Source: waterwheel.comHard Drive Partitioning
- So, you decided to Format, partition or Re-partition the Hard Drive?
- Windows 2000/XP is able to boot from the CD so you do not require a windows startup disk to reformat or partition the hard disk.
- As with FDISK used above you will lose your data on the drive when you repartition and format. Partition software is available like Partition Magic, they make partitioning easy and explain the process in detail in their manuals.
- Simply boot from the CD and tell windows to install a fresh install of XP or 2000. When you are asked which partition you want to install windows on you have the option to delete and create other partitions. Simply delete your existing partitions and create new ones to the size you want. Windows will format the new partitions and install windows to it.
- To make a partition on the hard drive we need some good software. If at all possible look into Partition Magic Software or you can use the FDISK Utility that comes with Windows 95/98/ME. The bad part about using FDISK is that it will destroy all data on your partitions. A better alternative that we use all the time and make a reformat and partition a breeze is a utility made by Western Digital available here for download, also directions for this are located here. Should you decide to download this utility make sure you have a Windows Start Up disk for Win95 or Win98. This will be used during the automation. Now if you want to format and partition the hard way then we need to get into FDISK.
Deleting Old Partitions
- If you are concerned that you don't have the FDISK get it here before proceeding and download onto a floppy disk. As a word of warning you are about to wipe out your hard drive and you will also need FORMAT.COM which is also here. IF you already have a open partition then we will basically wipe just that part out rather than the whole drive. As a note when starting you will see what is called a primary partition, this contains your boot sector. If you wipe out your boot sector you will need to have a Win95 or Win98 Start Up Disk available.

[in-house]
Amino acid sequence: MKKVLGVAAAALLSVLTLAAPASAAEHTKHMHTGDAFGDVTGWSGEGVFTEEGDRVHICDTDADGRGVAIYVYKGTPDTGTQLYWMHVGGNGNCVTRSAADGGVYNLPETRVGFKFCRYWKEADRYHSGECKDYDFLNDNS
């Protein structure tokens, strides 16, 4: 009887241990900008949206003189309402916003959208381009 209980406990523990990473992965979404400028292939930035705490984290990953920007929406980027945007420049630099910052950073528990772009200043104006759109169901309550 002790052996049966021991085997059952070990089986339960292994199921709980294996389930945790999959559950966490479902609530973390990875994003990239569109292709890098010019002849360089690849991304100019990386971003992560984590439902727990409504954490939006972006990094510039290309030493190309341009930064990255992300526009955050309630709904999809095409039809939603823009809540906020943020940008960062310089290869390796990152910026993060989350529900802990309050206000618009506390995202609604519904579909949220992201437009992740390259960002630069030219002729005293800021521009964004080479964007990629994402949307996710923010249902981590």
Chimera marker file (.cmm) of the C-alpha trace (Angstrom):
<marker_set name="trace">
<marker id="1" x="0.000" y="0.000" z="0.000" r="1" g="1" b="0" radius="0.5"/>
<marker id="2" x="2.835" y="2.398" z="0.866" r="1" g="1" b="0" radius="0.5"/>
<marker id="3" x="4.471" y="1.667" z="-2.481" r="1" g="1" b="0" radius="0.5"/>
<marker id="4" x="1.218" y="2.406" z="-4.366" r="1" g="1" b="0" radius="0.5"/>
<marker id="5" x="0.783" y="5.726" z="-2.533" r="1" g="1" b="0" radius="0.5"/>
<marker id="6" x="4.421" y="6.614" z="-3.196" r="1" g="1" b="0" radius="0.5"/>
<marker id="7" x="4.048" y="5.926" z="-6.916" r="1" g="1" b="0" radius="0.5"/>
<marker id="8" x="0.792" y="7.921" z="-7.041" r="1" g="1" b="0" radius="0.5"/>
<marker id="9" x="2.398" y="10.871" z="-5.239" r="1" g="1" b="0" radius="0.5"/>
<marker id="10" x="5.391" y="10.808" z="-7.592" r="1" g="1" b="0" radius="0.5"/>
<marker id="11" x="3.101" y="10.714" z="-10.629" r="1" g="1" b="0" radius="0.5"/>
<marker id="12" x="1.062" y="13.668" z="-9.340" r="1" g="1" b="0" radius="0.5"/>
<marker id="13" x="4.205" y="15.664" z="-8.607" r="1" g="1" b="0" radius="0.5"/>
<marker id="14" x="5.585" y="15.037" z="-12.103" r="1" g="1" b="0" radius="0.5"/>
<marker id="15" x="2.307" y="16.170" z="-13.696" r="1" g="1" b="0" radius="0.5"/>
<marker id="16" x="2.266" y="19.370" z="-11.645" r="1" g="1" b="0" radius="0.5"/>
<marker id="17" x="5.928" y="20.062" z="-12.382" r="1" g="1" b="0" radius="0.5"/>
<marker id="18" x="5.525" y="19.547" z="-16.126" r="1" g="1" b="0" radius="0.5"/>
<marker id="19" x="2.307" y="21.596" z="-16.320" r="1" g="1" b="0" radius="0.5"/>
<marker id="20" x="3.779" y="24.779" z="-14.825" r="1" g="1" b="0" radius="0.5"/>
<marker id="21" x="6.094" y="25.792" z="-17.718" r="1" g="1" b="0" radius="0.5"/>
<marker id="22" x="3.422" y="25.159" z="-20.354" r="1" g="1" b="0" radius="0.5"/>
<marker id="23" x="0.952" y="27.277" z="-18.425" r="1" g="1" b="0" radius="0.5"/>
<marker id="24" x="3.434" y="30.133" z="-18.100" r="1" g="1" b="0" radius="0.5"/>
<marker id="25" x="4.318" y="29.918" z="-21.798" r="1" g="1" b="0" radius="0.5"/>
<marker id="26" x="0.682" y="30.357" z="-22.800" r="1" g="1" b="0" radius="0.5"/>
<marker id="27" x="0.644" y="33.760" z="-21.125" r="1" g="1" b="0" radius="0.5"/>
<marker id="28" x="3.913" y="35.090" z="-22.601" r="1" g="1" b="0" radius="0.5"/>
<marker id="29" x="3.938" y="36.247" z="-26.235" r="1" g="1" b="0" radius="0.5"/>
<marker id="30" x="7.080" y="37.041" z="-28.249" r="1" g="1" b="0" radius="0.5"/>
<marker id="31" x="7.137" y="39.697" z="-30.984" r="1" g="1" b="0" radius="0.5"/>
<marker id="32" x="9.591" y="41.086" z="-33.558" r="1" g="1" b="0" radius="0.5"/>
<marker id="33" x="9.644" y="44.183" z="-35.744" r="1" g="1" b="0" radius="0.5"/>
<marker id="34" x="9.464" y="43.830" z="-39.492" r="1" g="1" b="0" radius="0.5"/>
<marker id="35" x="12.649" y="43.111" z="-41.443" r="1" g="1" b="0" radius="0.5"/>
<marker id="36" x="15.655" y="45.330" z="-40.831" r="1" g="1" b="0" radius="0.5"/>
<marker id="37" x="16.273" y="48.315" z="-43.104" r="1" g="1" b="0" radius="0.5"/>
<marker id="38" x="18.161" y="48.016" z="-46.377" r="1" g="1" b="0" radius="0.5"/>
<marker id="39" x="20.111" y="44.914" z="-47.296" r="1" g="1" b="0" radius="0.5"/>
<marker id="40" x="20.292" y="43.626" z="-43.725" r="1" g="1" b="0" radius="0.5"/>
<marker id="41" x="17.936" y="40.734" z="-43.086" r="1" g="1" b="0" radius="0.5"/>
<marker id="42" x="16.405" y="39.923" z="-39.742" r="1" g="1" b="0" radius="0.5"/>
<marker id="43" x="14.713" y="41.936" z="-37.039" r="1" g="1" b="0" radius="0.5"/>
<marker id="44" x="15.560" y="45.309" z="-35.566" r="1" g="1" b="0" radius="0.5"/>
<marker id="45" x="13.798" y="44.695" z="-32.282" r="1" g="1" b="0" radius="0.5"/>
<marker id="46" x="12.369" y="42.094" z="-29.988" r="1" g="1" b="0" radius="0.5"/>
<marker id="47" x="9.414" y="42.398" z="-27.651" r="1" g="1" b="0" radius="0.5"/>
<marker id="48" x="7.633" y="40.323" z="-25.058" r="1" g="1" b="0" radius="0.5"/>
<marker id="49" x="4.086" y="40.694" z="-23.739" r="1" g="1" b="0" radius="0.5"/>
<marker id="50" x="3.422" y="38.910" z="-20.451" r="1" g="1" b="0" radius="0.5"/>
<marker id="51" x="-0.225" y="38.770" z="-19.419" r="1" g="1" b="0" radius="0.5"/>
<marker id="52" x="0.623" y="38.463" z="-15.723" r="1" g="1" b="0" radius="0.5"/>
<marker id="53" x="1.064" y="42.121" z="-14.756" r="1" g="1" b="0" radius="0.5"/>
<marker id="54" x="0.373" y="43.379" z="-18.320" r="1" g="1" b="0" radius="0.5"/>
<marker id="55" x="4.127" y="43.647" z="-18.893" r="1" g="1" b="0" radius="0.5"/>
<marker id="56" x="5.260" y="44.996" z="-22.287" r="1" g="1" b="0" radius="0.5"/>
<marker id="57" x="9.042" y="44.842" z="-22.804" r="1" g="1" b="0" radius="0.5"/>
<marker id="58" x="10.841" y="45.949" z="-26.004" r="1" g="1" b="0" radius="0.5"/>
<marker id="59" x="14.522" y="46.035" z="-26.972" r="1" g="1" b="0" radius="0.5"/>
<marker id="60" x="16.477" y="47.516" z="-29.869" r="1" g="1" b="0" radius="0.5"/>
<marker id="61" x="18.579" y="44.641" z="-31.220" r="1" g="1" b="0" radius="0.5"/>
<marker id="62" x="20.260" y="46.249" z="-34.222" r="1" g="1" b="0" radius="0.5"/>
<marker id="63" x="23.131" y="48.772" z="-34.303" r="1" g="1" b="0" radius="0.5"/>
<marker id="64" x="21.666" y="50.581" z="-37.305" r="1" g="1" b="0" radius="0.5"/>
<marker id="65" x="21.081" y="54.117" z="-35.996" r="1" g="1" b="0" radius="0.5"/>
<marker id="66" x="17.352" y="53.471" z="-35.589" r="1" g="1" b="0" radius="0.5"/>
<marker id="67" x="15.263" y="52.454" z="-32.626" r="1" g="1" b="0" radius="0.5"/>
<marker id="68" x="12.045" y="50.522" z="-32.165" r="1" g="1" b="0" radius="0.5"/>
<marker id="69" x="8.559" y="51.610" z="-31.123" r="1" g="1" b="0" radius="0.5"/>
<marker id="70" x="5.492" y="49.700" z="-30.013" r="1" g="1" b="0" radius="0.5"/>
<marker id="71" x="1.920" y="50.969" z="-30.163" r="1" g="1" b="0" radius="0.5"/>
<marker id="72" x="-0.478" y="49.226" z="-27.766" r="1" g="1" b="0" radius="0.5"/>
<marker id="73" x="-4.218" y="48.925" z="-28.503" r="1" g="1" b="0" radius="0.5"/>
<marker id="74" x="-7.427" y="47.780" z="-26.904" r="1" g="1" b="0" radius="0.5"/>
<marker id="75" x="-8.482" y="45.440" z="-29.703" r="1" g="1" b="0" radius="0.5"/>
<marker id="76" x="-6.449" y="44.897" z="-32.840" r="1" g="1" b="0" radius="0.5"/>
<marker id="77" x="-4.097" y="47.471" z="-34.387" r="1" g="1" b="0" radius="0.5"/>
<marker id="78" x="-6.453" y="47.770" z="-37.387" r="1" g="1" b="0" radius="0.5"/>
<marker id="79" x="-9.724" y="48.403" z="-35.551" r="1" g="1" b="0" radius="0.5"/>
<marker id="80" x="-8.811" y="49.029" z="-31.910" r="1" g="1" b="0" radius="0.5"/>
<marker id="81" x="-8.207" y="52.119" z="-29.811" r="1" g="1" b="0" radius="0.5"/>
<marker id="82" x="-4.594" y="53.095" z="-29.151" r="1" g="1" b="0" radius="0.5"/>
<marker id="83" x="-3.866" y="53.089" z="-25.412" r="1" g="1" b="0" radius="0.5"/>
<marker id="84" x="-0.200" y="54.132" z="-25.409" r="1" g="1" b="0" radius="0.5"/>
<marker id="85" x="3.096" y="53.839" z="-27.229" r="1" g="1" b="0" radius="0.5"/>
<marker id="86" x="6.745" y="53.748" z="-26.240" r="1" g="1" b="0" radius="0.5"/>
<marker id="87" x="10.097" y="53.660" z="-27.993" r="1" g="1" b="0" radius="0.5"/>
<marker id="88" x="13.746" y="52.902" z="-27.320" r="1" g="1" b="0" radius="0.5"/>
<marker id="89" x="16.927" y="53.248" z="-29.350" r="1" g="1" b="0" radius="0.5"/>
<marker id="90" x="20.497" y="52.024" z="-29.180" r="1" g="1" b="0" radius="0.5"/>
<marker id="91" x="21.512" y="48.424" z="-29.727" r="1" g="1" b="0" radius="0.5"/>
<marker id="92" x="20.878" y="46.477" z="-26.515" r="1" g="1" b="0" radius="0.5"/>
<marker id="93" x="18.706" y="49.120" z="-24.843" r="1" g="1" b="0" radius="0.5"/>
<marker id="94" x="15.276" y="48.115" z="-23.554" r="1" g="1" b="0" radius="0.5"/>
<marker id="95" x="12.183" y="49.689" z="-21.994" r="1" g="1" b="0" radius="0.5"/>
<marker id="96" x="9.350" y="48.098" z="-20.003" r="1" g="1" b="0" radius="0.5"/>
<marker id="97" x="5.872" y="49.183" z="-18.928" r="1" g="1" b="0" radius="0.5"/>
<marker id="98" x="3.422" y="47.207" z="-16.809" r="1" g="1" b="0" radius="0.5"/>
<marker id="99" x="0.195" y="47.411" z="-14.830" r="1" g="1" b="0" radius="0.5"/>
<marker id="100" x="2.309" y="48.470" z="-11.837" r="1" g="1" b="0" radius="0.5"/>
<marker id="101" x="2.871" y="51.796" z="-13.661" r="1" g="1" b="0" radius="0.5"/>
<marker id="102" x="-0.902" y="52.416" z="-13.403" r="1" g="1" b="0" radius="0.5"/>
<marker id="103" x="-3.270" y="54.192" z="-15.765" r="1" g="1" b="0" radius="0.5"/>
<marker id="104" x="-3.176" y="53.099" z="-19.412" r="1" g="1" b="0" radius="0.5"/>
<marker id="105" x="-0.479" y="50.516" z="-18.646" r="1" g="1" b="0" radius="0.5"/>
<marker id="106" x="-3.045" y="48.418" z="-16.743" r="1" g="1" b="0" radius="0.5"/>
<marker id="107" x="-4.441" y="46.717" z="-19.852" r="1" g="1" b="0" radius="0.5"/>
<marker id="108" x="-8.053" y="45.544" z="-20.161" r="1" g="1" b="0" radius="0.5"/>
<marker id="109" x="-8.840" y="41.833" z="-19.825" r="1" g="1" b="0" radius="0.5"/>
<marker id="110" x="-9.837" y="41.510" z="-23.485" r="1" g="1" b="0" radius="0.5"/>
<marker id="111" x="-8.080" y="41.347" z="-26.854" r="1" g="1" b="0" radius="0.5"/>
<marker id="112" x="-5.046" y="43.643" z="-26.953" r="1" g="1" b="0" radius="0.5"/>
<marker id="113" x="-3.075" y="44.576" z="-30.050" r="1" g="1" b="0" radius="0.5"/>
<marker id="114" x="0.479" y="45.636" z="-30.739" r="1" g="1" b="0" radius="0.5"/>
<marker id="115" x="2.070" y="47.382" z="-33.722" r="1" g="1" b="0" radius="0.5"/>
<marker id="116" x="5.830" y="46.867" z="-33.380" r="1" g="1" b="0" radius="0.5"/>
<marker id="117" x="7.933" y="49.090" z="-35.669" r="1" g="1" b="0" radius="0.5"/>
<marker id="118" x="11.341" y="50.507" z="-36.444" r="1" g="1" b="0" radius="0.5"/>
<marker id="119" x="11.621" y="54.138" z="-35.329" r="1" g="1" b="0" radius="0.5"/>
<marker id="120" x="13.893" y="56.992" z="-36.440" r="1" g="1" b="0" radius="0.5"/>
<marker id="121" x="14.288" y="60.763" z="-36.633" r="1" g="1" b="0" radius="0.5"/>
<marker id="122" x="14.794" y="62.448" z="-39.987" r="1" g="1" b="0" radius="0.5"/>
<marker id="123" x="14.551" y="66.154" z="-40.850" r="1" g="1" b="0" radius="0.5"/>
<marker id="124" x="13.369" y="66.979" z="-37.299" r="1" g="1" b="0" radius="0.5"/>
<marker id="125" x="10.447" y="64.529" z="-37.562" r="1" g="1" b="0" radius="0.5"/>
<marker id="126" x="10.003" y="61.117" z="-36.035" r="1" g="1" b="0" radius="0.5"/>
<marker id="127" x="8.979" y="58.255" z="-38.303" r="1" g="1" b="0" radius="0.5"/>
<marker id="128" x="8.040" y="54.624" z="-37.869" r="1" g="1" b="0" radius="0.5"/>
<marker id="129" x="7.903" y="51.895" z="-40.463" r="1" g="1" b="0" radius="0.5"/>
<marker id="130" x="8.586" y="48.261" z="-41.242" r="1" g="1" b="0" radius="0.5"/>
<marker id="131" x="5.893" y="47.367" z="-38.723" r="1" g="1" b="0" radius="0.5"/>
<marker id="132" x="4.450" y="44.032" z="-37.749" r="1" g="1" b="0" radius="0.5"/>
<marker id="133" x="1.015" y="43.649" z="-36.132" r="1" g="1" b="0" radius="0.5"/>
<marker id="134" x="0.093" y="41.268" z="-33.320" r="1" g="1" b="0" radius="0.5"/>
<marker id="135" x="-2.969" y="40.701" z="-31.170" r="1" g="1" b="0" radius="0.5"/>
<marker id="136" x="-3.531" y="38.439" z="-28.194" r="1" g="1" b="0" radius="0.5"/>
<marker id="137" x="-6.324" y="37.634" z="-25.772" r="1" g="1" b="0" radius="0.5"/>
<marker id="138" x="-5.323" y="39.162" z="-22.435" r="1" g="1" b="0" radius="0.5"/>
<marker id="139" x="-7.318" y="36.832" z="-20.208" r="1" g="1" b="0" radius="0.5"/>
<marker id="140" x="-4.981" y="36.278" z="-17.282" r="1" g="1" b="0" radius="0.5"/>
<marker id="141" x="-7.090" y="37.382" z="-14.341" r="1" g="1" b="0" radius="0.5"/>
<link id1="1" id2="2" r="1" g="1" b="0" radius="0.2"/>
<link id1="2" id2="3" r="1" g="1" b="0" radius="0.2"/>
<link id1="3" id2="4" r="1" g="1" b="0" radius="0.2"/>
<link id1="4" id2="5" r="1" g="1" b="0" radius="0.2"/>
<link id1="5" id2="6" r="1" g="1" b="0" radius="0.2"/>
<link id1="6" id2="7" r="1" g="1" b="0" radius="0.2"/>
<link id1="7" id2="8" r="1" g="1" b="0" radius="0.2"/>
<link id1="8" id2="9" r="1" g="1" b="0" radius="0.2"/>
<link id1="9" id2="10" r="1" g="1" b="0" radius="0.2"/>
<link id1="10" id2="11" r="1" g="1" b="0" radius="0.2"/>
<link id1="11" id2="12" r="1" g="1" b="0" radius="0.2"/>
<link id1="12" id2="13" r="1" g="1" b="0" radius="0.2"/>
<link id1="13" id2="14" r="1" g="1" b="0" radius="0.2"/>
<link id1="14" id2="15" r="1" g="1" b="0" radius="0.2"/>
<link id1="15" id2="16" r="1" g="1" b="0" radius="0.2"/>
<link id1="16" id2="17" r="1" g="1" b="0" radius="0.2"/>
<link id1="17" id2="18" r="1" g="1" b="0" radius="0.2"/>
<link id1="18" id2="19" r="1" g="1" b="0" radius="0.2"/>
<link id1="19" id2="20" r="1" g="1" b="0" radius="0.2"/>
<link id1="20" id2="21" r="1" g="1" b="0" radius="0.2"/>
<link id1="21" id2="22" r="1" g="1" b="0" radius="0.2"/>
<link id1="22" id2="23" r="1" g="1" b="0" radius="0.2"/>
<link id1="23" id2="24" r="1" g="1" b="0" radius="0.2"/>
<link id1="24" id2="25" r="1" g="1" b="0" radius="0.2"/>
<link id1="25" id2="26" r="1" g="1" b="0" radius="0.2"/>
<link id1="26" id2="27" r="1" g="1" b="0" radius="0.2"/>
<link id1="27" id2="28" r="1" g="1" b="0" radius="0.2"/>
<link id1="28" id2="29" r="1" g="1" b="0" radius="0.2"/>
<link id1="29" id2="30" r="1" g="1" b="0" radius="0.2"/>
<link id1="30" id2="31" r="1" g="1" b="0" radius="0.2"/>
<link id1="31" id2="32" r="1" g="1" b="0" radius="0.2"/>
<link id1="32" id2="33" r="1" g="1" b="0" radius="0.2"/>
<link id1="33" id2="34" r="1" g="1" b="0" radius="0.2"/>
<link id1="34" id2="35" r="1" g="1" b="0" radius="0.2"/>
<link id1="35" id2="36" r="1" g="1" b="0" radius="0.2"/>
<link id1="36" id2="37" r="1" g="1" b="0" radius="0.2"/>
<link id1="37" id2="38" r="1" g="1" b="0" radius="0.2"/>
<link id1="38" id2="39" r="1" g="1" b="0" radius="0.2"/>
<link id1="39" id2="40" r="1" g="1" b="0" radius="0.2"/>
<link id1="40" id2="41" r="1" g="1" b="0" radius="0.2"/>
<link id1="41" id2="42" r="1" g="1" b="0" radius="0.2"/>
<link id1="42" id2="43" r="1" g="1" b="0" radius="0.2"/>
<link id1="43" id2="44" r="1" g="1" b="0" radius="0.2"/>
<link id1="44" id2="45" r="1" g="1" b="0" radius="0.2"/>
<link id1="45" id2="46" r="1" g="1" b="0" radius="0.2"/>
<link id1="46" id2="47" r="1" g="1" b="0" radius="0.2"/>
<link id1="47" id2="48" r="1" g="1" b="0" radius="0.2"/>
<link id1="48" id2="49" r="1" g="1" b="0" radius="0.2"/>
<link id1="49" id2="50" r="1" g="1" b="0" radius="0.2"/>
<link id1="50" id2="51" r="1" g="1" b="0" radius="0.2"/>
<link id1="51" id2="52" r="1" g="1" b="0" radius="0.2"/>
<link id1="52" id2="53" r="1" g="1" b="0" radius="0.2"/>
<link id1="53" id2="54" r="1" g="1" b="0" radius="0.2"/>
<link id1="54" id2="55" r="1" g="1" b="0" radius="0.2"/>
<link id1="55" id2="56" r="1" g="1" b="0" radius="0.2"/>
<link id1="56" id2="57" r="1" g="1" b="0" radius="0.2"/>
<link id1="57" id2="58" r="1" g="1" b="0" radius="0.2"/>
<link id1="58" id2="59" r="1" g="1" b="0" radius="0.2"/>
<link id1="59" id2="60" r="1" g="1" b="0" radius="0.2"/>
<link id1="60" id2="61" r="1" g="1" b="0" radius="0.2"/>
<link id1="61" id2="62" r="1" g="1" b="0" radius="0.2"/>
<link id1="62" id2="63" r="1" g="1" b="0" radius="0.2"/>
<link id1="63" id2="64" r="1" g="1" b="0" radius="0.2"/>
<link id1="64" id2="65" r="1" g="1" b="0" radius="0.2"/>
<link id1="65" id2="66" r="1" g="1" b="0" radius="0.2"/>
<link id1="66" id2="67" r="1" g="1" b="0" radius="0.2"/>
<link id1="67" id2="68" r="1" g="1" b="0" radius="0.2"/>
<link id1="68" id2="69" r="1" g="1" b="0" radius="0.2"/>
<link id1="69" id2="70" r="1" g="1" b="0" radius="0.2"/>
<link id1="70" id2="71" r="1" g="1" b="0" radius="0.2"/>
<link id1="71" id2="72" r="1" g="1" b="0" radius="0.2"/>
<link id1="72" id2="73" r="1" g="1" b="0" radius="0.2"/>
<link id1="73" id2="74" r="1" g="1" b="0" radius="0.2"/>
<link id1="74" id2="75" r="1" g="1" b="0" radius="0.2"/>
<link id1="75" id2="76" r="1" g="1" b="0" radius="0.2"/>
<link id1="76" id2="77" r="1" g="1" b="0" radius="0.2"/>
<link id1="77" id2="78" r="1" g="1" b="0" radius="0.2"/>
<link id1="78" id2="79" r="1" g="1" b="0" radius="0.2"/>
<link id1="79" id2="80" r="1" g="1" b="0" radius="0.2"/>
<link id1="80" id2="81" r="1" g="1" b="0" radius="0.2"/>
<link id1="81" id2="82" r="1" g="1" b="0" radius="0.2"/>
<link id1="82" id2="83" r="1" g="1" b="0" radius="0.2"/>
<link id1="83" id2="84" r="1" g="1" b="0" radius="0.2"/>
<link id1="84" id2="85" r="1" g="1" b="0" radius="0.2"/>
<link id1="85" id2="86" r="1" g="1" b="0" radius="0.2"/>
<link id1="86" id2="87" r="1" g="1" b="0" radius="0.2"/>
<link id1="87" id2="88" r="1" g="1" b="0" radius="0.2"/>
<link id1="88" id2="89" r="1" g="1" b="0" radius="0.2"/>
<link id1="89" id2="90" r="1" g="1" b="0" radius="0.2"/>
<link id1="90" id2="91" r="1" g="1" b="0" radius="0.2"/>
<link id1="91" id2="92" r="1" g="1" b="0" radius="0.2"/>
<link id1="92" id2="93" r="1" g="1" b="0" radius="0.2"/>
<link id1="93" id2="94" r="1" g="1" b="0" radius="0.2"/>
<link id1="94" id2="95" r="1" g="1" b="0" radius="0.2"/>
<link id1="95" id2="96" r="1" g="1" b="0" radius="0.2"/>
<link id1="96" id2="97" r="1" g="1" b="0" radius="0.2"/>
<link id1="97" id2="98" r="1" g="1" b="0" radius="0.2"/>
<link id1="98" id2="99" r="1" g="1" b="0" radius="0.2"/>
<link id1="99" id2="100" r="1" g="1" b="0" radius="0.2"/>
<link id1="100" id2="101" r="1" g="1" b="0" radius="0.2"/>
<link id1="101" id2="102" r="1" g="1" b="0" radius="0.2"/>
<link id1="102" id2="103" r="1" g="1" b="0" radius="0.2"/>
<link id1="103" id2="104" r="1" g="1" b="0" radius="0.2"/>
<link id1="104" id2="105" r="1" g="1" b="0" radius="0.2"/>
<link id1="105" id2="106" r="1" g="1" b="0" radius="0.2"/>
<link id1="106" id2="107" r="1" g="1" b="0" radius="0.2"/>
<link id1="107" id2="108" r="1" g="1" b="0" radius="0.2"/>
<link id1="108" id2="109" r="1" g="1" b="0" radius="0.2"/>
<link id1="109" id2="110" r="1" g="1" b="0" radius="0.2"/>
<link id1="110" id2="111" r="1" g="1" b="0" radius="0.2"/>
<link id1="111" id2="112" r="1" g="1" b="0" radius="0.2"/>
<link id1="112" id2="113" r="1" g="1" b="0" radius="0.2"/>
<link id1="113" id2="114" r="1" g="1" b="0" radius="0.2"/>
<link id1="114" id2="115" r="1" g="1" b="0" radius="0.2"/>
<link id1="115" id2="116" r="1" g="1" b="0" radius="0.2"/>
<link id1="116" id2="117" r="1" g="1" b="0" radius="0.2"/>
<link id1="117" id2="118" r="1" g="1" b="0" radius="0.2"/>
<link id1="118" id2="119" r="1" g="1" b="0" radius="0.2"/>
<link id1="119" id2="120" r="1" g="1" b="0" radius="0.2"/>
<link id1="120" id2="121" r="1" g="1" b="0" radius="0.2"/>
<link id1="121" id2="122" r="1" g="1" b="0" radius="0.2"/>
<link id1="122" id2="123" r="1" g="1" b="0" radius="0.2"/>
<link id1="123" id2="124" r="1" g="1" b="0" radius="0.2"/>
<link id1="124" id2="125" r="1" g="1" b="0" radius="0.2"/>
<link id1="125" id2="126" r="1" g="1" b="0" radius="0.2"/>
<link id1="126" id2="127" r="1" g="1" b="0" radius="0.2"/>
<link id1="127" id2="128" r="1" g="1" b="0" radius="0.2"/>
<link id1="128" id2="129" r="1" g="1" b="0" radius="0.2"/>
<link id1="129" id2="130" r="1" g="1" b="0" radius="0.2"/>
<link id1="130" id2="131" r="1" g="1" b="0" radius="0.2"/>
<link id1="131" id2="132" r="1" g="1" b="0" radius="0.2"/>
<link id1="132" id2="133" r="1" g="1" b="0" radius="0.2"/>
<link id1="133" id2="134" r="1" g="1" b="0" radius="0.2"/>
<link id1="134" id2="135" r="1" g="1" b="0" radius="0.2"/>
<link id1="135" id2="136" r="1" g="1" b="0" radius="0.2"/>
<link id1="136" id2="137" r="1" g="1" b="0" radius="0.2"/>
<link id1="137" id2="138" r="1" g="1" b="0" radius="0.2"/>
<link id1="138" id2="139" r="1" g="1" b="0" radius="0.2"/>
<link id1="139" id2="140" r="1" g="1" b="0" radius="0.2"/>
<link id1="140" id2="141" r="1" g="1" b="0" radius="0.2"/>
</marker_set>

1. Back up all data and make sure you have a windows 95,98, startup disk with format.com, and fdisk on them or available.
2. Restart your system with a Startup disk. At A: prompt type FDISK
3. At opening screen type number 3 and hit enter. This will allow you to delete a partition or logical DOS drive.
4. If you are using many drives such as c,d,e, make sure to type 3 to delete logical DOS drive(s) in the extended DOS partition.
5. At next screen type the letter of the drive you wish to delete. Repeat Steps 3-5 until you delete all logical partitions.
6. Now delete the extended partition by pressing 2 at the opening screen
7. At next screen type Y to wipe out extended partition
8. Now delete the primary partition to wipe drive clean, this is done by pressing 1.Making New Partitions
1. Restart your system with a Startup disk. At A: prompt type FDISK
2. You will be prompted to select a file system for large disk partitions. If you have a drive bigger than 2GB its recommended that you use FAT32. If less than 2GB go ahead and choose FAT16.
3. After file system is set go ahead and press 1 at the opening FDISK screen to create a Primary DOS partition.
4. At the following screen hit 1 to create Primary DOS partition. Press Y to set it as active
5. At the next screen you will need to set the size of the partition. FAT 32 can be the entire size of drive and FAT 16 can only be 2,048 MB's. If you have a 6 GB hard drive you will now have 3 separate partitions.
6. If you want to make additional partitions for another Operating System and so on, go ahead and press 1 at opening FDISK screen. This is to create a extended Dos Partition.
7. Enter the size of the partition. For other Operating Systems 2GB is recommended or type 2000 representing 2GB.
8. Repeat process to make as many extended partitions you want. Simple exit and reboot when done.
- Now you may want to reload windows now? If so refer to Windows 95 or Windows 98 installation. These steps are starting from the moment your system boots with the Windows 95 or Windows 98 startup disk.